• You need to ensure that you describe the specific skills and techniques you would use as Project leader to resolve any conflict within the team and encourage members to develop into a cohesive and performing work group.
• Useful theories you could draw on here include Belbin (team roles), Tuckman (forming, norming, storming and performing), Thomas Kilman (competing, collaborating, compromising, avoiding and accommodating), IBR (Interest Based Relationship) and HEAT model (hear the person, empathise, ask questions and take action).
Managing political behaviour
• Determine at least two examples of how other people/team’s political behaviour from within your organisation could impact on the success of your proposed project. You may find it useful to refer back to the earlier section on risk assessment and also the section above on team building for ideas on potential political behaviour relevant to your project’s context. You need to specify what potential impact these political behaviours may have on the success of your project.
• You need to describe the specific skills and techniques you would use to manage these political behaviours so that your proposed project stays on track. You need to ensure that you cover each of the skills you would employ relating to influencing, persuading and negotiating with others.
• You need to underpin your discussions to relevant theory so that you confirm your knowledge of both theoretical concepts and their practical application to your proposed project’s context.
• Useful theories you draw on to support your work include: Kruger Iceberg model (promoters; opponents) French and Raven’s power sources (coercive, reward, legitimate, referent, expert, informational), Cialdini’s Six Principles of Influence (reciprocity, commitment, social, liking, authority and scarcity), IBR (Interest Based Relationship), RMP (Rational Model of Persuasion formula- B + V/M= A ie beliefs plus values and/or motives produce attitudes that influence behaviour) and Lewin and Kotter’s change management models.
Problem solving and decision making
• Describe the techniques you would use to help support problem solving and decision making throughout your proposed project- explaining why these are most appropriate to use.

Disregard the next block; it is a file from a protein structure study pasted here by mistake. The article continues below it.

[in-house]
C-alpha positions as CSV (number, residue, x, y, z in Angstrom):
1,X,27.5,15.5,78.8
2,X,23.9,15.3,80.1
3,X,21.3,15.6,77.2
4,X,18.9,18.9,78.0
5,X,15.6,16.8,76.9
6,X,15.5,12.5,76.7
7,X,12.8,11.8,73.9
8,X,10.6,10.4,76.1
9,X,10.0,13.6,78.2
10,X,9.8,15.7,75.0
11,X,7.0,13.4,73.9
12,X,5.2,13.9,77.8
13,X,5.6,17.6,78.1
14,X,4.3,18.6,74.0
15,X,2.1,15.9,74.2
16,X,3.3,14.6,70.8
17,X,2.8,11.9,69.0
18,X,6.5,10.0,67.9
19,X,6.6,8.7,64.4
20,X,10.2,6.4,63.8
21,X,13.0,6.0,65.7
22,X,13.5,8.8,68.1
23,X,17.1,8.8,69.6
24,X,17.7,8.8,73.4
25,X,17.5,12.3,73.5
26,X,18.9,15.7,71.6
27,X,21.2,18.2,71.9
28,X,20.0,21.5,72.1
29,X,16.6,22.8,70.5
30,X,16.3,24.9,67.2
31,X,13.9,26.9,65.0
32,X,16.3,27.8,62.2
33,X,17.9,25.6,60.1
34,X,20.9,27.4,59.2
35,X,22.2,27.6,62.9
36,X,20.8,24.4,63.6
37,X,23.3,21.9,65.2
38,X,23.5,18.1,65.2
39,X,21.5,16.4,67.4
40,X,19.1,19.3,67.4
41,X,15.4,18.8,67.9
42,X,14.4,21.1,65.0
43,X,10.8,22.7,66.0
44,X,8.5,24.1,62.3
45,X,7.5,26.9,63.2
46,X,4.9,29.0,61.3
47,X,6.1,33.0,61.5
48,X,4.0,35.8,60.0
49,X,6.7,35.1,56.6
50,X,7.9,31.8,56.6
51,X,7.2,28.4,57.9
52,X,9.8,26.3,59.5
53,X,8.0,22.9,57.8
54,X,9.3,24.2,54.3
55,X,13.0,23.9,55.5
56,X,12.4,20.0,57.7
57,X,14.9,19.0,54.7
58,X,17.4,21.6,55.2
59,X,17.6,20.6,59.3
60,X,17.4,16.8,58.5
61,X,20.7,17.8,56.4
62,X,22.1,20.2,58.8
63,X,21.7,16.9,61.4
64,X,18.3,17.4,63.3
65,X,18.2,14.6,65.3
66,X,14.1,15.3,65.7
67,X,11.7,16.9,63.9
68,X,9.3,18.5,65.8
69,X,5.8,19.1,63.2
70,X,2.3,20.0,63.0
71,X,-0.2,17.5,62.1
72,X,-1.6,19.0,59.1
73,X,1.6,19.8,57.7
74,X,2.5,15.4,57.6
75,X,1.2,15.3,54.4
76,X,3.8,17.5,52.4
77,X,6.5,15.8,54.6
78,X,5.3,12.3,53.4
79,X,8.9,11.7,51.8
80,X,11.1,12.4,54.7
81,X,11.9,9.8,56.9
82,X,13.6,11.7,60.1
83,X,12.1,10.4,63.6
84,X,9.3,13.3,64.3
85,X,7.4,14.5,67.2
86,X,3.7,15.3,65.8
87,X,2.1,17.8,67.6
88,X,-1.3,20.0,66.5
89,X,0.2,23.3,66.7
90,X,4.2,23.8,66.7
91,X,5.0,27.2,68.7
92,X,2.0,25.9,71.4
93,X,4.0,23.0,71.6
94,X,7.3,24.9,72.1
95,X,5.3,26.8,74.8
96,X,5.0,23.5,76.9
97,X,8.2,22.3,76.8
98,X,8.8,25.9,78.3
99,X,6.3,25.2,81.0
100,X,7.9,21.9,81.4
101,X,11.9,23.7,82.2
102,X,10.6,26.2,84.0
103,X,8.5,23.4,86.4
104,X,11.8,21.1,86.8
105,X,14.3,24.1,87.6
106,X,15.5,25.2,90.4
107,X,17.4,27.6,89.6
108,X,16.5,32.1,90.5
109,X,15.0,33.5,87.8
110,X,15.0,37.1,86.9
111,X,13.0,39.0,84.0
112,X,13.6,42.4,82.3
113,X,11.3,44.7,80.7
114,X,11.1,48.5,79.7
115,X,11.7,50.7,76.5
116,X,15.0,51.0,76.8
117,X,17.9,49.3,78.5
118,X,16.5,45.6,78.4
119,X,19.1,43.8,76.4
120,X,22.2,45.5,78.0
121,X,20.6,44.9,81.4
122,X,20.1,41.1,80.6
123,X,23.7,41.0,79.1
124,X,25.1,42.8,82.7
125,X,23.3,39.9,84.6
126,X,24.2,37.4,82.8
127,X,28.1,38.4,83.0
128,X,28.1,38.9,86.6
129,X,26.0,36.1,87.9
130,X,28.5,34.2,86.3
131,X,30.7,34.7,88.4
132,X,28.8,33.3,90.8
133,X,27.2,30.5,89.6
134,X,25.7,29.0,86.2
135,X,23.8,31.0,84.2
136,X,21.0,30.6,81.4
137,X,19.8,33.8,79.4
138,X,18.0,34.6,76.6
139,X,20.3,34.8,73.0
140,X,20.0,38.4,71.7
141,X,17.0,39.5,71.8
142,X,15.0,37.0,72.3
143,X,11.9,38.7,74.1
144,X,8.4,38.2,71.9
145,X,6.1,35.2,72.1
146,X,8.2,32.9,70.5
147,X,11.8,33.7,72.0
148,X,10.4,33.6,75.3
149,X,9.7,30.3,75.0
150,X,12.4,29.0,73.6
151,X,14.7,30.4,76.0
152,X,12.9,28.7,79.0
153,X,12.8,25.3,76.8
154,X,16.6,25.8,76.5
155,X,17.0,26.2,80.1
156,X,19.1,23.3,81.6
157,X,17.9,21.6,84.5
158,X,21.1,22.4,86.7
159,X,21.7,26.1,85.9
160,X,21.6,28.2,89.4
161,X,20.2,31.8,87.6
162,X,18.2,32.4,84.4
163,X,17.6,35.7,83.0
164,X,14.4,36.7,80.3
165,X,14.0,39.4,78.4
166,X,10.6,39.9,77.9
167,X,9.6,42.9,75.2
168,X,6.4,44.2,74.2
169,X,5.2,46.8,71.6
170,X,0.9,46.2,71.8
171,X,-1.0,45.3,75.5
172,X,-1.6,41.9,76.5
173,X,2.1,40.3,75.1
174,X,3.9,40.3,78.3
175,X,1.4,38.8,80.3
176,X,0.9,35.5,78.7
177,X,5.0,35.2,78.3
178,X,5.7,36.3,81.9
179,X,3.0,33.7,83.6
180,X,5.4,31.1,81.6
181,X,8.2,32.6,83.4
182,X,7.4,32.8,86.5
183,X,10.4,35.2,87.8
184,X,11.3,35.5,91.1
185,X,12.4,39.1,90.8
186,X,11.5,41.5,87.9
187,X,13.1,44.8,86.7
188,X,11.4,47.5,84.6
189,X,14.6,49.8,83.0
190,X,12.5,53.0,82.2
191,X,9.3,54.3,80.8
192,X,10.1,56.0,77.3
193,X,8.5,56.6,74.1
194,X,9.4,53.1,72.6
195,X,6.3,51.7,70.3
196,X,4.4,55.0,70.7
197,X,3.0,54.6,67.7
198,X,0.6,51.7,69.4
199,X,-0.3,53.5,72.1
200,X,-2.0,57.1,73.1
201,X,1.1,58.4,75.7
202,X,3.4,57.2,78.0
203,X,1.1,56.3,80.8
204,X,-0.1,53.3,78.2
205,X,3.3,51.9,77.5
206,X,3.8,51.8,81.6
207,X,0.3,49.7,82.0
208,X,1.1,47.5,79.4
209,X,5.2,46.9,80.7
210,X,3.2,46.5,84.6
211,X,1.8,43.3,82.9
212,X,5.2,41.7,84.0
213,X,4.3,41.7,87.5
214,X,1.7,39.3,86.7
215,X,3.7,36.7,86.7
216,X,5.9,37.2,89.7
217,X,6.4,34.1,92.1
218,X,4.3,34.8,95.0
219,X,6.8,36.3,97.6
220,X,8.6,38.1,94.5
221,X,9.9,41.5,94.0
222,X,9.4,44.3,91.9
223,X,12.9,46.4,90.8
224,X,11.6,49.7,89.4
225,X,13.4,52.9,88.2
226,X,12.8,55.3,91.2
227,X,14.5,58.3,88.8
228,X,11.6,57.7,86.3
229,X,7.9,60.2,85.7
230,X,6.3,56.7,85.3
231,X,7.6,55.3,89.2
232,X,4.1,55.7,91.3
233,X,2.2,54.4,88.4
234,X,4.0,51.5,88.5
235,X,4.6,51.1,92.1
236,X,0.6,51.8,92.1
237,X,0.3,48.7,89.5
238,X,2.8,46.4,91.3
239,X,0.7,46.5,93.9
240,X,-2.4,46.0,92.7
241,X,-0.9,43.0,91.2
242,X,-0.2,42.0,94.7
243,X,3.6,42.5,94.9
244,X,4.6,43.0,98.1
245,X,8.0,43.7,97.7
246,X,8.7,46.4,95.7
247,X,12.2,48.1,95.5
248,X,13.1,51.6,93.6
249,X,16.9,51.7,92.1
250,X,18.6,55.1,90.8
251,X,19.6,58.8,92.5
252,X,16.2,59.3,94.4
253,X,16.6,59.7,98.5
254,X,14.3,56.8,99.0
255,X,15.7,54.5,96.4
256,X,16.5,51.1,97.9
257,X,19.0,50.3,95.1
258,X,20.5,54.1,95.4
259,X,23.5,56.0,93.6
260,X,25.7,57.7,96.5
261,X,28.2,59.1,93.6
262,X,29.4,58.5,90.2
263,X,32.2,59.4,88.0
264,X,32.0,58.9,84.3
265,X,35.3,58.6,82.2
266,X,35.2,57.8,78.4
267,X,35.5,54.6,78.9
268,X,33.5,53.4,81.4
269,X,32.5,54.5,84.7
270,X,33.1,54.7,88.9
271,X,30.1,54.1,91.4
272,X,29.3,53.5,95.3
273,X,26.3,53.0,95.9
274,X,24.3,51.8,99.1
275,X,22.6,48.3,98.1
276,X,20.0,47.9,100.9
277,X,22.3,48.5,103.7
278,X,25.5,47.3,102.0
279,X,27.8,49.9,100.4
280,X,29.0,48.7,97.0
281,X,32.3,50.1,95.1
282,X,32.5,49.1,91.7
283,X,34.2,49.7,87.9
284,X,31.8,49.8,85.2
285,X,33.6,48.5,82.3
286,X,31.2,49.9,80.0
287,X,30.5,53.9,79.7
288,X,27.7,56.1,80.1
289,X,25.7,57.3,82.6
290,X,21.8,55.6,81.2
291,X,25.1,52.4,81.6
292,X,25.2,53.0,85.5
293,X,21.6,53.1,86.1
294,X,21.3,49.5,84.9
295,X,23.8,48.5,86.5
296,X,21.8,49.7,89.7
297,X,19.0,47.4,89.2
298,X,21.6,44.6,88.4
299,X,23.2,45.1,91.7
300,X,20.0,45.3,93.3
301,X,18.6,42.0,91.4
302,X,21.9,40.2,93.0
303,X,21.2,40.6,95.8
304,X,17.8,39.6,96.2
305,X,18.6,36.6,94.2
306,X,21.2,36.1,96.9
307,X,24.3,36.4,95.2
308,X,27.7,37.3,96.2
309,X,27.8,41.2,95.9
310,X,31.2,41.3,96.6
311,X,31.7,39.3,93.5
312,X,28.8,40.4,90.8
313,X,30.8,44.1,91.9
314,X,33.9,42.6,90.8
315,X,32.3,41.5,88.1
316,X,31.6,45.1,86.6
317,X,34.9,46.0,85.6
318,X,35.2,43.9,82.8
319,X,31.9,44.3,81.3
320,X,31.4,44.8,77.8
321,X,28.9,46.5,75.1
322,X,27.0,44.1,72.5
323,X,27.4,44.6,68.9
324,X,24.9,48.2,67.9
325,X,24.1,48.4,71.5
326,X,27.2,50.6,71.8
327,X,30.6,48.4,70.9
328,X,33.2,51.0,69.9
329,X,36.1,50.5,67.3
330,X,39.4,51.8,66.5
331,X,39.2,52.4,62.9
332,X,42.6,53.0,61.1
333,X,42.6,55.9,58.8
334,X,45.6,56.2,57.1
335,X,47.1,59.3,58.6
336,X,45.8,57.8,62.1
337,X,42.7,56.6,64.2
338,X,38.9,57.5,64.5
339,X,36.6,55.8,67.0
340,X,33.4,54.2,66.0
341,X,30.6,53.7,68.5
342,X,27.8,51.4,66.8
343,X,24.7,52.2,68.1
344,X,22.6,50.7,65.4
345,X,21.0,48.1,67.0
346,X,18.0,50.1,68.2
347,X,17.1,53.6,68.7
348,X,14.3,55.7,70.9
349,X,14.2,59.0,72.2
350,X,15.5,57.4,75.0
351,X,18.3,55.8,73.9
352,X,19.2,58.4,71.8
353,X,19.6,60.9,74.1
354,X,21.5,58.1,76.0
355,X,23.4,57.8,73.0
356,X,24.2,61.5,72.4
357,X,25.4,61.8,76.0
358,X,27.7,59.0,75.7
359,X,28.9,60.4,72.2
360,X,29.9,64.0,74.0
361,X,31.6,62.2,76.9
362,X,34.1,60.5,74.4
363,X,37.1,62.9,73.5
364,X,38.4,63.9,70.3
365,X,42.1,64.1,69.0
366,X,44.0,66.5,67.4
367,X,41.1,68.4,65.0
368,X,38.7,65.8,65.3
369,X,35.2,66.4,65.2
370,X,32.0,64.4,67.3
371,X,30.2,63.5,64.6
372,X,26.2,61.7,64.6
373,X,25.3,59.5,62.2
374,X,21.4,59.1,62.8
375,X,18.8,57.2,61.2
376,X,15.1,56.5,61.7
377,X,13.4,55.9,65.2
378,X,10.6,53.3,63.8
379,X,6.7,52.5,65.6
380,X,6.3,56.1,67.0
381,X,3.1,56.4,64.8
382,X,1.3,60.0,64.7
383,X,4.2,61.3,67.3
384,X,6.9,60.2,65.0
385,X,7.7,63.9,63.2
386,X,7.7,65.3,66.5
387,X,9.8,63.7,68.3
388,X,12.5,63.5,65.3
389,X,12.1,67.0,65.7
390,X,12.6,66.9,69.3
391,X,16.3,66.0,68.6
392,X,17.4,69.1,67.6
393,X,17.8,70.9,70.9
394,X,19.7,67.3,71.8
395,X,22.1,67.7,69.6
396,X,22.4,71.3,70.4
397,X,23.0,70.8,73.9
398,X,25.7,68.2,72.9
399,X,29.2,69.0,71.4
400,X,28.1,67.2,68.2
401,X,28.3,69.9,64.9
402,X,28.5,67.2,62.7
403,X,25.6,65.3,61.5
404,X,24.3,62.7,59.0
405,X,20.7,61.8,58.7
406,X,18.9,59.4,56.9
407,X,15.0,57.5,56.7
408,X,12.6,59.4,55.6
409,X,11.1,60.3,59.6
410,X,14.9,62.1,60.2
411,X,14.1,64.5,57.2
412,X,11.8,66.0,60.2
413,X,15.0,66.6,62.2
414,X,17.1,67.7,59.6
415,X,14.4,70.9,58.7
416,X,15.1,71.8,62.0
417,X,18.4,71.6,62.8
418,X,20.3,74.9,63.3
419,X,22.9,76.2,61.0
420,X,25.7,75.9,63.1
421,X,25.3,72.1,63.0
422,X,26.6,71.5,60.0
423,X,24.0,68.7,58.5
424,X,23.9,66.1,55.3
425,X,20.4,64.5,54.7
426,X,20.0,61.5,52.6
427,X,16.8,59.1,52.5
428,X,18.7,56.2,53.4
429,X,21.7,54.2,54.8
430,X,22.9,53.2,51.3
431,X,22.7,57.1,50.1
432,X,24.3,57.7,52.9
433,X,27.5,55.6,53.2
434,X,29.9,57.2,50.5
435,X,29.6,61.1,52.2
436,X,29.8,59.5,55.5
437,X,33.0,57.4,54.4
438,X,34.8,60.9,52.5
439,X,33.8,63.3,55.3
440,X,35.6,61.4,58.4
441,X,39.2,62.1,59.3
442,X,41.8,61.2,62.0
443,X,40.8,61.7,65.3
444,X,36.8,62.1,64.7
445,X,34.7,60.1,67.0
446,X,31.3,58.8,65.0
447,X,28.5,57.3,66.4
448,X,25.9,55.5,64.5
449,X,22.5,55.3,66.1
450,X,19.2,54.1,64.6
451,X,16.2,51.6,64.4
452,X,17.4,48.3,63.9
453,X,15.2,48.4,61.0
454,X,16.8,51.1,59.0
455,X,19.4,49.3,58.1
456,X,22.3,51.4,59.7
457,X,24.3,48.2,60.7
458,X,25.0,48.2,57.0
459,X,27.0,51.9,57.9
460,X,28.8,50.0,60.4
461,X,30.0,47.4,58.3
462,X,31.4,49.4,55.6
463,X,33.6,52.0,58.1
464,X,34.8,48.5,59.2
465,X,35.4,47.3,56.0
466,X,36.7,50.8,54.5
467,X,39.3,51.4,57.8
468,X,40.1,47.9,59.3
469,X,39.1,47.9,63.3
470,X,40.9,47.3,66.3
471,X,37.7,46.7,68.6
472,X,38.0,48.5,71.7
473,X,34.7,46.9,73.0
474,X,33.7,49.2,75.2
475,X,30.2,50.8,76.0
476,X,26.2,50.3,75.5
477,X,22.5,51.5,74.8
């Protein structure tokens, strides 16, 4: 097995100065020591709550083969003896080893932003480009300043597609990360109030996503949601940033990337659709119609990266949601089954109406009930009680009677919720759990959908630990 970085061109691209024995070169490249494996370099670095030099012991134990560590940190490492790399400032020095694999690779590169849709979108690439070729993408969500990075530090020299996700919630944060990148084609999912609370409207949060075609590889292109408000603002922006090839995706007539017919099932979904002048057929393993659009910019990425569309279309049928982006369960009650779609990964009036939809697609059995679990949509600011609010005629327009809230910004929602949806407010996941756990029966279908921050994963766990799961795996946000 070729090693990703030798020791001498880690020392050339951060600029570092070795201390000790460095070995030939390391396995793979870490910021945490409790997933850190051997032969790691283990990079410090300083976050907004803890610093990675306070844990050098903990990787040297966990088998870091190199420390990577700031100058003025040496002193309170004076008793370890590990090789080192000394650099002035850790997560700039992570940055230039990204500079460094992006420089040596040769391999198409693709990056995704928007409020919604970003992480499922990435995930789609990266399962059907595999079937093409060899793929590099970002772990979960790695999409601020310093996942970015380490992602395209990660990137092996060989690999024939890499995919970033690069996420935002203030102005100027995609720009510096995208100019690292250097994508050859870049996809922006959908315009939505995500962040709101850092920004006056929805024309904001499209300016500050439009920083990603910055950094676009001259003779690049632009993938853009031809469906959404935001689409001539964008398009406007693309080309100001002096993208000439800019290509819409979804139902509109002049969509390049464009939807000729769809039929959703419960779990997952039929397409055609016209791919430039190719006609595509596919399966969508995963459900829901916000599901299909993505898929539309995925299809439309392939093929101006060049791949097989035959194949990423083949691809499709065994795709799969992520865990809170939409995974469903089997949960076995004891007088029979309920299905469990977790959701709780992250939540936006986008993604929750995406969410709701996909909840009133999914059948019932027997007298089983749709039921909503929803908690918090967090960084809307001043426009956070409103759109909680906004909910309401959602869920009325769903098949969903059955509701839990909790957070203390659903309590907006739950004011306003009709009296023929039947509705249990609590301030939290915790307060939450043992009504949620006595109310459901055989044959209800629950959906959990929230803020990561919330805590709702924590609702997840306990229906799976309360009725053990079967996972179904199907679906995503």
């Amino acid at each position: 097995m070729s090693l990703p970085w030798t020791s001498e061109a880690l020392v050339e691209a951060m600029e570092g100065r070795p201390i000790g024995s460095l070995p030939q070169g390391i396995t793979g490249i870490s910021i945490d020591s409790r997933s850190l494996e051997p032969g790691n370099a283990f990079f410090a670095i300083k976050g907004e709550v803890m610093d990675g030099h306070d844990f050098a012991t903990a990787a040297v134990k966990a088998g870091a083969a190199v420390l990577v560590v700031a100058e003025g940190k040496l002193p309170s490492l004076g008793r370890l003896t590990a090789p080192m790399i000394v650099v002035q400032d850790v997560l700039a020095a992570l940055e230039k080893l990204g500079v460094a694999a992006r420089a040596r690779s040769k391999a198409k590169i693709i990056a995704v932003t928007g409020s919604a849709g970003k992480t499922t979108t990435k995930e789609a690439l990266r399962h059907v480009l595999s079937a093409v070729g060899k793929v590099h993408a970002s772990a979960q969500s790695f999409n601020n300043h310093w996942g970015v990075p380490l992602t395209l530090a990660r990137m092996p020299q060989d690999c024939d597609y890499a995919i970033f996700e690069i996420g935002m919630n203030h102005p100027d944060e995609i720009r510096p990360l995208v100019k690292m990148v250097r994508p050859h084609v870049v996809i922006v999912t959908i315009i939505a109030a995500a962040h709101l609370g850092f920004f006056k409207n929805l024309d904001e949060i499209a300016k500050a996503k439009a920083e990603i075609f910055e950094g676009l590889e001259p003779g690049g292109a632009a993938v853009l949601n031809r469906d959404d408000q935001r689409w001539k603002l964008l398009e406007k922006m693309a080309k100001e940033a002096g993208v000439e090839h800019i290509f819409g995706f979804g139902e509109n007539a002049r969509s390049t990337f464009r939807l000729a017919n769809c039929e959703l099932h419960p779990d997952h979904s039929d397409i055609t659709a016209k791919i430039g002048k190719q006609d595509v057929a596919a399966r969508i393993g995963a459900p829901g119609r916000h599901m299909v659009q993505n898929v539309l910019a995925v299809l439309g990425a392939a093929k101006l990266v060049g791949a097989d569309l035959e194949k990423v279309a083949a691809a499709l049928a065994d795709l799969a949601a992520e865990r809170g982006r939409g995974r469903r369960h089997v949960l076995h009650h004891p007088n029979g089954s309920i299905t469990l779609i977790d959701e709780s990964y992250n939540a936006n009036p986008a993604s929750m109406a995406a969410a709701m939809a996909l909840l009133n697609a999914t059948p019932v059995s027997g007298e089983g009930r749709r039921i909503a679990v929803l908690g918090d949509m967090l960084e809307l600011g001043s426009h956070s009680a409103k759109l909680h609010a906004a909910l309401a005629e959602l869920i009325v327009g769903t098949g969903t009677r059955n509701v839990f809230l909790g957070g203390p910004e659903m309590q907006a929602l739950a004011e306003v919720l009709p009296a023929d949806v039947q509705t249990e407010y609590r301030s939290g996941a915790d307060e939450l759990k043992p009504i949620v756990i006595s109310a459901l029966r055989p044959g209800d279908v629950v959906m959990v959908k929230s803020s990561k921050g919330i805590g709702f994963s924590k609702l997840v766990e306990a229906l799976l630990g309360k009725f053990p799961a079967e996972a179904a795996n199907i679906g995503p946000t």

• Your discussions need to be supported by reference to particular problem solving and decision making techniques. Examples of techniques include: Ishikawi (Fishbone diagram), Five Whys, SWOT, PESTLE, Force Field Analysis, Stakeholder Analysis, Mind mapping, Risk Analysis and Cost Benefit Analysis.
• You need to think about the potential context where, at the end of your project investigations, there might be more than one option to take forward to improve future recruitment and selection processes.
• At this stage, you need to think about what decision making tools/techniques you could use to evaluate and select an appropriate option to take forward and recommend to the CEO- for future implementation. Examples of decision making tools/techniques which could be used in this context include: Cost benefit analysis, Force Field Analysis, 5 Whys (see lesson 4 of you workbook for further guidance and examples of techniques).
• Although you are not required to present recommendations as you haven’t carried out your project investigations, it is good practice to summarise your report by drawing overall conclusions. To help you do this, you could refer back to the TMA brief and briefly summarise what you were aiming to achieve through your project proposal ie present ideas on what could be investigated to improve the cost effectiveness and quality of talent to take your business forward.
Word count and Referencing
• Please ensure that you work closely to the wordcount guideline which is 2,500 words for this TMA. Appendices, tables and your Reference section do not form part of this wordcount.
• You should refer to the Harvard Referencing notes (available from your Tutor Group Notice Board) for further guidance.